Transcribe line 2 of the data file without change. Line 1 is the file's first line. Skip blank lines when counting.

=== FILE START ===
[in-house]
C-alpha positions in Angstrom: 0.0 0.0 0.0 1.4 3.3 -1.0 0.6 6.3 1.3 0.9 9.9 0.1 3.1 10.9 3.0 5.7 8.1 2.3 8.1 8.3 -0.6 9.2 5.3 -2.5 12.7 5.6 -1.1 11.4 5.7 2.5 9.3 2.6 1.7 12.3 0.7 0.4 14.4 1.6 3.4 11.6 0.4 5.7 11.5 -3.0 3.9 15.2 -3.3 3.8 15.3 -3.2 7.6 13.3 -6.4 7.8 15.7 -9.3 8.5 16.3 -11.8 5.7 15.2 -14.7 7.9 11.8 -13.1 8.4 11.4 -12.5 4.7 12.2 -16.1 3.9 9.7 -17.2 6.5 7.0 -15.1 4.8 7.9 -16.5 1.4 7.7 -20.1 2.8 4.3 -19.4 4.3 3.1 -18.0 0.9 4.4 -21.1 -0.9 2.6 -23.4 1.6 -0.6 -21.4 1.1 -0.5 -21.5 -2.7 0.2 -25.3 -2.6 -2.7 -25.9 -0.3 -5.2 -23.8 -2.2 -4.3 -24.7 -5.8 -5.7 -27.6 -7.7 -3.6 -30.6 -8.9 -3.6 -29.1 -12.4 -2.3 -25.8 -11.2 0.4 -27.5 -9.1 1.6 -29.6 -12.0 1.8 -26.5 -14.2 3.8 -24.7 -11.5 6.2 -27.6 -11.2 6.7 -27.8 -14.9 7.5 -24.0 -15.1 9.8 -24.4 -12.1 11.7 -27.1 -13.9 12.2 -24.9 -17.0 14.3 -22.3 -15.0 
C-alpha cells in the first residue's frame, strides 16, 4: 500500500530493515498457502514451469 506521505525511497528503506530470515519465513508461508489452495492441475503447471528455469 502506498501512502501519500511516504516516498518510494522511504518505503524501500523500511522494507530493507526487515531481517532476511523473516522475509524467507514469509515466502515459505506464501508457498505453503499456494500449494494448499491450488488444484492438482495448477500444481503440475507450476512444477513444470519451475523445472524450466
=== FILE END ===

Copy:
C-alpha positions in Angstrom: 0.0 0.0 0.0 1.4 3.3 -1.0 0.6 6.3 1.3 0.9 9.9 0.1 3.1 10.9 3.0 5.7 8.1 2.3 8.1 8.3 -0.6 9.2 5.3 -2.5 12.7 5.6 -1.1 11.4 5.7 2.5 9.3 2.6 1.7 12.3 0.7 0.4 14.4 1.6 3.4 11.6 0.4 5.7 11.5 -3.0 3.9 15.2 -3.3 3.8 15.3 -3.2 7.6 13.3 -6.4 7.8 15.7 -9.3 8.5 16.3 -11.8 5.7 15.2 -14.7 7.9 11.8 -13.1 8.4 11.4 -12.5 4.7 12.2 -16.1 3.9 9.7 -17.2 6.5 7.0 -15.1 4.8 7.9 -16.5 1.4 7.7 -20.1 2.8 4.3 -19.4 4.3 3.1 -18.0 0.9 4.4 -21.1 -0.9 2.6 -23.4 1.6 -0.6 -21.4 1.1 -0.5 -21.5 -2.7 0.2 -25.3 -2.6 -2.7 -25.9 -0.3 -5.2 -23.8 -2.2 -4.3 -24.7 -5.8 -5.7 -27.6 -7.7 -3.6 -30.6 -8.9 -3.6 -29.1 -12.4 -2.3 -25.8 -11.2 0.4 -27.5 -9.1 1.6 -29.6 -12.0 1.8 -26.5 -14.2 3.8 -24.7 -11.5 6.2 -27.6 -11.2 6.7 -27.8 -14.9 7.5 -24.0 -15.1 9.8 -24.4 -12.1 11.7 -27.1 -13.9 12.2 -24.9 -17.0 14.3 -22.3 -15.0 